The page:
PARAGRAPH DIVISIONS OF MODERN TRANSLATIONS
|A Rest for the People of God||Warning and Exhortation||A Rest for God's People||How to Reach God's Land of Rest|
|(3:7-4:13)||The Promise of Rest||(3:7-4:13)||(3:7-4:13)||(3:7-4:13)|
|The Word Discovers Our Condition||4:8-11|
|Jesus the Great High Priest|
|Our Compassionate High Priest||The Theme of Jesus Our High Priest||Jesus the Great High Priest||Jesus the Compassionate High Priest|
READING CYCLE THREE (from "A Guide to Good Bible Reading")
FOLLOWING THE ORIGINAL AUTHOR'S INTENT AT THE PARAGRAPH LEVEL
This is a study guide commentary, which means that you are responsible for your own interpretation of the Bible. Each of us must walk in the light we have. You, the Bible, and the Holy Spirit are priority in interpretation. You must not relinquish this to a commentator.
Read the chapter in one sitting. Identify the subjects. Compare your subject divisions with the five translations above. Paragraphing is not inspired but it is the key to following the original author's intent which is the heart of interpretation. Every paragraph has one and only one subject.
1. First paragraph
2. Second paragraph
3. Third paragraph
A. The author moves back and forth between the superiority of Jesus and warning to hold fast to Him.
B. Jesus' superiority (new covenant) over the old covenant
1. He is the superior revelation (the prophets, 1:1-3)
2. He is the superior mediator (angels, 1:4-2:18)
3. He is the superior servant (Moses, 3:1-6)
4. He is the superior priest (Aaron, 4:14-5:10; 6:13-7:28)
5. He is the superior covenant (OT, 8:1-13; 9:15-22)
6. He is the superior sanctuary (temple, 9:1-11, 23-28)
7. He is the superior sacrifice (animals, 9:12-14; 10:1-18)
8. He is the superior mountain (old covenant as Mt. Sinai and new covenant as Mt. Zion, 11:18-29)
C. In light of Jesus' superiority there is a series of warnings against rejecting His gospel (i.e., the New Covenant, cf. Jer. 31:31-34; Ezek. 36:22-38) or reverting to Judaism (i.e., Old Covenant).
WORD AND PHRASE STUDY
NASB (UPDATED) TEXT: 4:1-13
1Therefore, let us fear if, while a promise remains of entering His rest, any one of you may seem to have come short of it. 2For indeed we have had good news preached to us, just as they also; but the word they heard did not profit them, because it was not united by faith in those who heard. 3For we who have believed enter that rest, just as He has said,
"As I swore in My wrath,
They shall not enter My rest,"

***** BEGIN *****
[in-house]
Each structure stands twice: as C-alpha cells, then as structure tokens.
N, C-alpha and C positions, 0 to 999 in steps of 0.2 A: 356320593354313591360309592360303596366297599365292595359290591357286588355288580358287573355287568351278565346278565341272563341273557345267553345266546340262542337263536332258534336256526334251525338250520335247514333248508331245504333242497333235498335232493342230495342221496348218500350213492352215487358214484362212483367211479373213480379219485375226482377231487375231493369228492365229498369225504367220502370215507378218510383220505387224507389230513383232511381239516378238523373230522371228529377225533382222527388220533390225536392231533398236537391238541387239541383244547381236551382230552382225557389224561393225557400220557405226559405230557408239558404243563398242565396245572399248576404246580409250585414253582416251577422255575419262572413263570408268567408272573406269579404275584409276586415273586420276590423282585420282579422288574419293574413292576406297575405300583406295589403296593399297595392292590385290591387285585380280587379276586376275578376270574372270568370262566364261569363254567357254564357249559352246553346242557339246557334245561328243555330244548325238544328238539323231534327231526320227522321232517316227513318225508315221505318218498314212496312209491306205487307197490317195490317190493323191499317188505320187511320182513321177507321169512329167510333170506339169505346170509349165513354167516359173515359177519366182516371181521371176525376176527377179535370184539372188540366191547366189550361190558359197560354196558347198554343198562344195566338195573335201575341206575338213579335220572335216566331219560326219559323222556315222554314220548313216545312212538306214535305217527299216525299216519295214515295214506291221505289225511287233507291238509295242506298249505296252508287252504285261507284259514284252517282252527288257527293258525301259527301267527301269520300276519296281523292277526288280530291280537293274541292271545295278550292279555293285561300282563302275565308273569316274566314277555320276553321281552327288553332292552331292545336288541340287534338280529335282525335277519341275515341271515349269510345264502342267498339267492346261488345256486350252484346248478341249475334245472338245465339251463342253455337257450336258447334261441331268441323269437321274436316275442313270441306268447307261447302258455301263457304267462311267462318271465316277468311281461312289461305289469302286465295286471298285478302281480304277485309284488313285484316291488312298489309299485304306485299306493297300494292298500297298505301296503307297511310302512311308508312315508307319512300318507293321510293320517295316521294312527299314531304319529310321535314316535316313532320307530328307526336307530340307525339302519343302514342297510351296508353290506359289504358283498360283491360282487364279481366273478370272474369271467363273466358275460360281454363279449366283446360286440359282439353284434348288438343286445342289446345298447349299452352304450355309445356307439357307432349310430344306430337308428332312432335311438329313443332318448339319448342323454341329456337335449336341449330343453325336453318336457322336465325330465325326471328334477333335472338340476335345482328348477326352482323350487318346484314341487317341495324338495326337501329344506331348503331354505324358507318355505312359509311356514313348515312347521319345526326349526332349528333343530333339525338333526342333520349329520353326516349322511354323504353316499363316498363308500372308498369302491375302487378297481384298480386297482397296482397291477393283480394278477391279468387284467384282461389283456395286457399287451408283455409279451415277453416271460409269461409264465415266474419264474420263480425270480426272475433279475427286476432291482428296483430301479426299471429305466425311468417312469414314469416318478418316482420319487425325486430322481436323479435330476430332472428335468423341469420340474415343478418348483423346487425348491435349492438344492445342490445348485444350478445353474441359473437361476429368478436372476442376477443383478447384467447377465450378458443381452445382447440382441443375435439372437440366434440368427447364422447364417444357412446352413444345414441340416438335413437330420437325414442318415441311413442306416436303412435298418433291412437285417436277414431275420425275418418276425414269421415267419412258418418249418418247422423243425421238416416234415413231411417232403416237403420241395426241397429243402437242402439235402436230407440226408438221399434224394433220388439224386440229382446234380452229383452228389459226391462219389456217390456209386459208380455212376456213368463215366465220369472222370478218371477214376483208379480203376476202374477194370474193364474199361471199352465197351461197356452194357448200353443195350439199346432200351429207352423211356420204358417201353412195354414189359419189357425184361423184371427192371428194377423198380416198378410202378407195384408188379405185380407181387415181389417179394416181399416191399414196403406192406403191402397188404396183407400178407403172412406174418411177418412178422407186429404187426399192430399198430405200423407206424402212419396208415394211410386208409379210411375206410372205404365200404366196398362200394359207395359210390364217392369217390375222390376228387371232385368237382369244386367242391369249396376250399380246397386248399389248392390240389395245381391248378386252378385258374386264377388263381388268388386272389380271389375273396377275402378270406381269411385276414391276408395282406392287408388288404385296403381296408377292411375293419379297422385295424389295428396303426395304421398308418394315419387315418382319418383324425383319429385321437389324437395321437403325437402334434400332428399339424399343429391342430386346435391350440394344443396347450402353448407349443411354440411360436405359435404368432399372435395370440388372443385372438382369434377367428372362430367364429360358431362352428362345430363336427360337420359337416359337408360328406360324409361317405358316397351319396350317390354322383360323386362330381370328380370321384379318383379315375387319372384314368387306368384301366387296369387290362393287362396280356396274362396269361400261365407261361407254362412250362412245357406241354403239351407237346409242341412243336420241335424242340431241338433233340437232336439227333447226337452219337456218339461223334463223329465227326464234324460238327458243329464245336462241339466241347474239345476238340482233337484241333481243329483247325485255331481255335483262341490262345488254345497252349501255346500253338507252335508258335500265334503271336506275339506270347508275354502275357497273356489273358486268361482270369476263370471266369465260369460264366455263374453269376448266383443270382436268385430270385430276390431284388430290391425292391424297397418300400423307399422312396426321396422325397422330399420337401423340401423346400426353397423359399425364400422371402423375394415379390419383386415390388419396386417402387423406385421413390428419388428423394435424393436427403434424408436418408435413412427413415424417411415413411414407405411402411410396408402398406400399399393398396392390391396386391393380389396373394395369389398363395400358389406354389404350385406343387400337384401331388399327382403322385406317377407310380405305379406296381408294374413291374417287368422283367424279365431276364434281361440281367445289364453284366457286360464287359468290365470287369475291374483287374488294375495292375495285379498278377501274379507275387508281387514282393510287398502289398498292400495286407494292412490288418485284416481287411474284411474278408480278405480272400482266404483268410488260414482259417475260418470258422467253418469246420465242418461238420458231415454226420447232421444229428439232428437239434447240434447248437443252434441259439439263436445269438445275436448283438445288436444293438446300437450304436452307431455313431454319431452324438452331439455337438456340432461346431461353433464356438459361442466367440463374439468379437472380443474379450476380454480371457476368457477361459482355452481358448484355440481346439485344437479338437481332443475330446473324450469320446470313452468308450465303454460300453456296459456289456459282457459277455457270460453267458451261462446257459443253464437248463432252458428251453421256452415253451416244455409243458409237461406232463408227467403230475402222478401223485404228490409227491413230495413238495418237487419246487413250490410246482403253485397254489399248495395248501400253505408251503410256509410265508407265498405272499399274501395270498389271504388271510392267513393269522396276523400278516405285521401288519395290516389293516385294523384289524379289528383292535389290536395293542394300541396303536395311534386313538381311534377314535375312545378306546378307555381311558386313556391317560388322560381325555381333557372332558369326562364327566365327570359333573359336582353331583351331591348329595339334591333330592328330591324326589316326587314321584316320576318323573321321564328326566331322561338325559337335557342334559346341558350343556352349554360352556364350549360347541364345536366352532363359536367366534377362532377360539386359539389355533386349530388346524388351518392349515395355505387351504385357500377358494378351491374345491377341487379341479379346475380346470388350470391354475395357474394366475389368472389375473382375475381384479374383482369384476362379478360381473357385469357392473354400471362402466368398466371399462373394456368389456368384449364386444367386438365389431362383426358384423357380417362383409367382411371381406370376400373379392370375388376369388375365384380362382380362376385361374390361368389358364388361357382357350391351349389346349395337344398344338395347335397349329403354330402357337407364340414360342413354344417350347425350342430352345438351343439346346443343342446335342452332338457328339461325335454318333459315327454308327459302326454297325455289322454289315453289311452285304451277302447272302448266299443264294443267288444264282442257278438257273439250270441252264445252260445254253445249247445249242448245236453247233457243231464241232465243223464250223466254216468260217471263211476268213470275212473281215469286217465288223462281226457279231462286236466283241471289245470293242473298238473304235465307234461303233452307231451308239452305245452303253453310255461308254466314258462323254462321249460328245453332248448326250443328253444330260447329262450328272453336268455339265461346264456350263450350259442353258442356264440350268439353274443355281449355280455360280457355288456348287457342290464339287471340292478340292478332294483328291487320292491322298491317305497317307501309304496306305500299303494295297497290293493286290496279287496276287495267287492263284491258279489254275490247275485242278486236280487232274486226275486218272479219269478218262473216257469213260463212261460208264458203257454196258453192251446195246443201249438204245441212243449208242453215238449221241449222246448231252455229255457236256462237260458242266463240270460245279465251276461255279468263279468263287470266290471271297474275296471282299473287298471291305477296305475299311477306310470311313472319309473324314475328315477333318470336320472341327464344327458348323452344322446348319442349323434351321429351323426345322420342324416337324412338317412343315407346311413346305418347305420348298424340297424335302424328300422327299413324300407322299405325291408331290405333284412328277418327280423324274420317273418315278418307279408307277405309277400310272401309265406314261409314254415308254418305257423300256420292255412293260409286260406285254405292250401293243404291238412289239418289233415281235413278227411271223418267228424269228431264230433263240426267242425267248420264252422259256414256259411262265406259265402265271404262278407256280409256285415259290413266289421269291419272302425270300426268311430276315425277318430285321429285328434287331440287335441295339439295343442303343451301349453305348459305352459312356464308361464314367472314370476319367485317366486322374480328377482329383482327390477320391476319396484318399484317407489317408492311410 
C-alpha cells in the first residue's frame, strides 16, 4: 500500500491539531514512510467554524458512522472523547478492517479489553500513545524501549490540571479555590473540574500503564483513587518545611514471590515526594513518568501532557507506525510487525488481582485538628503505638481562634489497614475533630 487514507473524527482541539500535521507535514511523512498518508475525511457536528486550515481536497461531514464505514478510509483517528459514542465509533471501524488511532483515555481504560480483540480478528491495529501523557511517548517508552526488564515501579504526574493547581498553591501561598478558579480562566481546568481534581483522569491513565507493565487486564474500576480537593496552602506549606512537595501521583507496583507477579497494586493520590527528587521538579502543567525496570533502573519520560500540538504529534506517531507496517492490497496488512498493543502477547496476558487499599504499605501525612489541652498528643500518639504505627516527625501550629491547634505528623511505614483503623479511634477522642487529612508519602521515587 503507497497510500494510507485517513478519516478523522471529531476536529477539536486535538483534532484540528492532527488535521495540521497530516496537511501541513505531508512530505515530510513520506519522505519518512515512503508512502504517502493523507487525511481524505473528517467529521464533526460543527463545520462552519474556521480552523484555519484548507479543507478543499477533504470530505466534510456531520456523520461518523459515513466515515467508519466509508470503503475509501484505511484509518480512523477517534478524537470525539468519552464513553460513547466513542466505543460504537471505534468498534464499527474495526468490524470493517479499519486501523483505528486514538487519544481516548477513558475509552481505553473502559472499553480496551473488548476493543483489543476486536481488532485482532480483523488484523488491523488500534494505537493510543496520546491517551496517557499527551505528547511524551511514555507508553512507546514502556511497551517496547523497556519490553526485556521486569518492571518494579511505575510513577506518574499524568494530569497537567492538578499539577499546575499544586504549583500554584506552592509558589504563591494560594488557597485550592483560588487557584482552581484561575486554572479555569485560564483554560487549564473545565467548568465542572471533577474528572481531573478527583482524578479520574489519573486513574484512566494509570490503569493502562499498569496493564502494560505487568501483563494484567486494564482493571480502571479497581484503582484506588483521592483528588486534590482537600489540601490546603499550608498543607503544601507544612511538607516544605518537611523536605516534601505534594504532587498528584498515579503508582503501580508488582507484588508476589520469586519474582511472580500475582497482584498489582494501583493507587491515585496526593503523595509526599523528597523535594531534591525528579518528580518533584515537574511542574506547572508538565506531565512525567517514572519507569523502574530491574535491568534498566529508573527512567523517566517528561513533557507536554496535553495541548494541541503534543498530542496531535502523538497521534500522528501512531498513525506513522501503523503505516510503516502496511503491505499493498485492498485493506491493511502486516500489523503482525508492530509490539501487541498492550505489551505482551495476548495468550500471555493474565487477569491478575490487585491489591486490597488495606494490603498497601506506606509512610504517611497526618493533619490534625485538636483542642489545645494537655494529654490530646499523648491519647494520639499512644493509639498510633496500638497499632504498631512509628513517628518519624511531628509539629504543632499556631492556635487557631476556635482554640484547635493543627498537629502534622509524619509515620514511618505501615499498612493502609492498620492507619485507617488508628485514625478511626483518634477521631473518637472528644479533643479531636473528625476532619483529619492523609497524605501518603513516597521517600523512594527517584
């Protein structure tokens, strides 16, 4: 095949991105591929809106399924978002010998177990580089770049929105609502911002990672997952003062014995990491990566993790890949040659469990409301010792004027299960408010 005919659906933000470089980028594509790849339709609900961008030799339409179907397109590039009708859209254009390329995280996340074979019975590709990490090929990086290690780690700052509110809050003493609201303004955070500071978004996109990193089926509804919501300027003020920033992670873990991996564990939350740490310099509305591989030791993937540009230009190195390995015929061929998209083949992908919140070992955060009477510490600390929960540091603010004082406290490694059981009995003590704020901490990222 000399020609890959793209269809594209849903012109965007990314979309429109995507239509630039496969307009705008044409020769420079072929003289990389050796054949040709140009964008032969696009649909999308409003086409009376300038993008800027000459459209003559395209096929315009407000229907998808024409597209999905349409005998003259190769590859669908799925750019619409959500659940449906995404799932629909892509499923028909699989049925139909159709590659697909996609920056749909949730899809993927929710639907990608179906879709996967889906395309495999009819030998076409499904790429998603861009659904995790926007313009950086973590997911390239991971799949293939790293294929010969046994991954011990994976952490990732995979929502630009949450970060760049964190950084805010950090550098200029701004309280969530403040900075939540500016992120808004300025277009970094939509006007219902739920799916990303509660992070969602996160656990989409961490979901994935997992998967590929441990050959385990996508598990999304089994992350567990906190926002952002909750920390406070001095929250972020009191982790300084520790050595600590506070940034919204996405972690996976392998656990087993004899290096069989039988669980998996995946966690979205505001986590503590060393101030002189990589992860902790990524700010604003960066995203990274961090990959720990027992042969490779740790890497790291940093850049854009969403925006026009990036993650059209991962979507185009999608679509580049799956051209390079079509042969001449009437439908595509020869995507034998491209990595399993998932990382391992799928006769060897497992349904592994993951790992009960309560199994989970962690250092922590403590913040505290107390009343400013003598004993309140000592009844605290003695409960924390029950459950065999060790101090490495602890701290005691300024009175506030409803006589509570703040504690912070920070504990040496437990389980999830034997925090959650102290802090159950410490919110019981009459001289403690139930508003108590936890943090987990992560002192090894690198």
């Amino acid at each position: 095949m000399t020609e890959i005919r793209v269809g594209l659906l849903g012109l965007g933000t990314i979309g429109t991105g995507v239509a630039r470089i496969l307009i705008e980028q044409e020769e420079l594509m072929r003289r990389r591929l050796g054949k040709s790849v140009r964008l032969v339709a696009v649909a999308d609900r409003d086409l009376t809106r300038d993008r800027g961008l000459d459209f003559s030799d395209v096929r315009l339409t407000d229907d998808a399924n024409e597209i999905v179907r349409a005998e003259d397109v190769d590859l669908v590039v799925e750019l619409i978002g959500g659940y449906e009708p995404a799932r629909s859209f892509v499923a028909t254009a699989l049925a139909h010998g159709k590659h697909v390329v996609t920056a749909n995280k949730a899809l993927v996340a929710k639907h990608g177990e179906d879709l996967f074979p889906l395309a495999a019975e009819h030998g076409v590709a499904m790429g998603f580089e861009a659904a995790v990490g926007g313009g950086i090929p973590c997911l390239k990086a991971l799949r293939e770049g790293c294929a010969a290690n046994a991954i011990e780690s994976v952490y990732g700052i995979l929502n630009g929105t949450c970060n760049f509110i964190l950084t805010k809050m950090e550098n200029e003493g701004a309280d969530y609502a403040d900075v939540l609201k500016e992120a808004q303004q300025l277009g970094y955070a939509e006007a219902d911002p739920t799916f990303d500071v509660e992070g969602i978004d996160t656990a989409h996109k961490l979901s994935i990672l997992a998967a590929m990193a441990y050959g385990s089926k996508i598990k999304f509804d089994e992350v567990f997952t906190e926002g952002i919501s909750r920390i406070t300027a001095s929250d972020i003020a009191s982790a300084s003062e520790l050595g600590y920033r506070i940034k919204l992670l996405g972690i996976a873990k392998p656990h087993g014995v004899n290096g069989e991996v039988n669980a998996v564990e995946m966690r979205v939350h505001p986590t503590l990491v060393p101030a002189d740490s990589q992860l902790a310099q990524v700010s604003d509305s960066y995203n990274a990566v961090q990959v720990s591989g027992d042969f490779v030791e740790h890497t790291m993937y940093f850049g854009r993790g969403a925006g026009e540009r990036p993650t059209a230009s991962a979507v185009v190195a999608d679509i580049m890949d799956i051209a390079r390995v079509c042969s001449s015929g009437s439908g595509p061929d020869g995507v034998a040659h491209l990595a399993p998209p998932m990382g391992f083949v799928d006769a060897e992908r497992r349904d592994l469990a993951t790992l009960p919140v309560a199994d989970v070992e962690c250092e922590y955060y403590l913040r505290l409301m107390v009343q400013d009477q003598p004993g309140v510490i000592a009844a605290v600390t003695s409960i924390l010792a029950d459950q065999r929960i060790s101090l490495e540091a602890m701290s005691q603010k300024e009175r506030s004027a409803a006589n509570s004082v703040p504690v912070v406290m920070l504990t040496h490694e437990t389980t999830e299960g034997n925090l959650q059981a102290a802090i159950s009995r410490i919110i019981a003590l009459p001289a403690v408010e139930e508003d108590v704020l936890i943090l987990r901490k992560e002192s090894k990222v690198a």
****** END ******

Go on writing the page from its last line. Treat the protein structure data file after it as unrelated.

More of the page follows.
although His works were finished from the foundation of the world. 4For He has said somewhere concerning the seventh day: "And God rested on the seventh day from all His works"; 5and again in this passage,
"They shall not enter My rest."
6Therefore, since it remains for some to enter it, and those who formerly had good news preached to them failed to enter because of disobedience, 7He again fixes a certain day, "Today," saying through David after so long a time just as has been said before,
"Today if you hear His voice,
Do not harden your hearts."
8For if Joshua had given them rest, He would not have spoken of another day after that. 9So there remains a Sabbath rest for the people of God. 10For the one who has entered His rest has himself also rested from his works, as God did from His. 11Therefore let us be diligent to enter that rest, so that no one will fall, through following the same example of disobedience. 12For the word of God is living and active and sharper than any two-edged sword, and piercing as far as the division of soul and spirit, of both joints and marrow, and able to judge the thoughts and intentions of the heart. 13And there is no creature hidden from His sight, but all things are open and laid bare to the eyes of Him with whom we have to do.
NRSV, TEV"take care"
The verb is an aorist passive (deponent) subjunctive ("let us fear"). The warnings of Hebrews (cf. 2:1-4; 3:7-13; 4:1-13; 5:11-6:12; 10:26-39; and 12:14-17) elicit a sense of dread (cf. v. 11). These warnings touch ultimate issues of salvation and assurance.
▣ "while a promise remains of entering His rest" This is a continuing word play (i.e., "His rest," cf. vv. 1,3,5,8,9,10,11) in which the author uses rabbinical hermeneutical methodology to talk about four parts of the people of God's history and hope.